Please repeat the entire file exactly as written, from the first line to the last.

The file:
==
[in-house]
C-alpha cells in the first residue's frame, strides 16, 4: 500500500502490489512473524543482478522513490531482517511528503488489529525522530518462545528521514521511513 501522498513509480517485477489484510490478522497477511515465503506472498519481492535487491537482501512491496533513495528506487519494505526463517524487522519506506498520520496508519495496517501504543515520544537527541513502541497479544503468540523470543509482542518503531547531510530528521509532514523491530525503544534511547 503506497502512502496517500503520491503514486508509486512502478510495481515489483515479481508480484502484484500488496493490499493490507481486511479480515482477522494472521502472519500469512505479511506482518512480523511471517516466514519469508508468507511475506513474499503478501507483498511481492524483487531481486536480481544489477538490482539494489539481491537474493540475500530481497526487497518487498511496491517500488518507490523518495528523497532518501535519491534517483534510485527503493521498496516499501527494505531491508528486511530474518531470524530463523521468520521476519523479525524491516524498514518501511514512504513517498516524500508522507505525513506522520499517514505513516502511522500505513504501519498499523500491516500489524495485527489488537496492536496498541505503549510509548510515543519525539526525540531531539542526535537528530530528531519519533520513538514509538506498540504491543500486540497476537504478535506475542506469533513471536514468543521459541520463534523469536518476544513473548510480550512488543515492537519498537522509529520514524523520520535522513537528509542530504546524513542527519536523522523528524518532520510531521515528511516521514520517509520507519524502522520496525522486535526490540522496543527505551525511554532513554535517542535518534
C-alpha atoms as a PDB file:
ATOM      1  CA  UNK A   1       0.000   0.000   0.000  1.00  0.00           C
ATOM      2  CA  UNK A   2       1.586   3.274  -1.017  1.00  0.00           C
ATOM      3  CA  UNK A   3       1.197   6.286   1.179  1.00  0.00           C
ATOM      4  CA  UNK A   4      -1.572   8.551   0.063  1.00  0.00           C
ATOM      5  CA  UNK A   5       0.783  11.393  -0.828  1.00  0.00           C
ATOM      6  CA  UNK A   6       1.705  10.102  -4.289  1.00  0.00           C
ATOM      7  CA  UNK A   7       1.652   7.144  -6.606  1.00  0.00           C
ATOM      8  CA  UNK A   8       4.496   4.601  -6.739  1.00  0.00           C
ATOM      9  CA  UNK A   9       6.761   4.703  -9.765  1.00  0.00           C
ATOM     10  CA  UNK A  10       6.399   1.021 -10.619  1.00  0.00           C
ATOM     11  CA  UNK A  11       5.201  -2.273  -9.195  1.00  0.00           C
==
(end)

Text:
[in-house]
C-alpha cells in the first residue's frame, strides 16, 4: 500500500502490489512473524543482478522513490531482517511528503488489529525522530518462545528521514521511513 501522498513509480517485477489484510490478522497477511515465503506472498519481492535487491537482501512491496533513495528506487519494505526463517524487522519506506498520520496508519495496517501504543515520544537527541513502541497479544503468540523470543509482542518503531547531510530528521509532514523491530525503544534511547 503506497502512502496517500503520491503514486508509486512502478510495481515489483515479481508480484502484484500488496493490499493490507481486511479480515482477522494472521502472519500469512505479511506482518512480523511471517516466514519469508508468507511475506513474499503478501507483498511481492524483487531481486536480481544489477538490482539494489539481491537474493540475500530481497526487497518487498511496491517500488518507490523518495528523497532518501535519491534517483534510485527503493521498496516499501527494505531491508528486511530474518531470524530463523521468520521476519523479525524491516524498514518501511514512504513517498516524500508522507505525513506522520499517514505513516502511522500505513504501519498499523500491516500489524495485527489488537496492536496498541505503549510509548510515543519525539526525540531531539542526535537528530530528531519519533520513538514509538506498540504491543500486540497476537504478535506475542506469533513471536514468543521459541520463534523469536518476544513473548510480550512488543515492537519498537522509529520514524523520520535522513537528509542530504546524513542527519536523522523528524518532520510531521515528511516521514520517509520507519524502522520496525522486535526490540522496543527505551525511554532513554535517542535518534
C-alpha atoms as a PDB file:
ATOM      1  CA  UNK A   1       0.000   0.000   0.000  1.00  0.00           C
ATOM      2  CA  UNK A   2       1.586   3.274  -1.017  1.00  0.00           C
ATOM      3  CA  UNK A   3       1.197   6.286   1.179  1.00  0.00           C
ATOM      4  CA  UNK A   4      -1.572   8.551   0.063  1.00  0.00           C
ATOM      5  CA  UNK A   5       0.783  11.393  -0.828  1.00  0.00           C
ATOM      6  CA  UNK A   6       1.705  10.102  -4.289  1.00  0.00           C
ATOM      7  CA  UNK A   7       1.652   7.144  -6.606  1.00  0.00           C
ATOM      8  CA  UNK A   8       4.496   4.601  -6.739  1.00  0.00           C
ATOM      9  CA  UNK A   9       6.761   4.703  -9.765  1.00  0.00           C
ATOM     10  CA  UNK A  10       6.399   1.021 -10.619  1.00  0.00           C
ATOM     11  CA  UNK A  11       5.201  -2.273  -9.195  1.00  0.00           C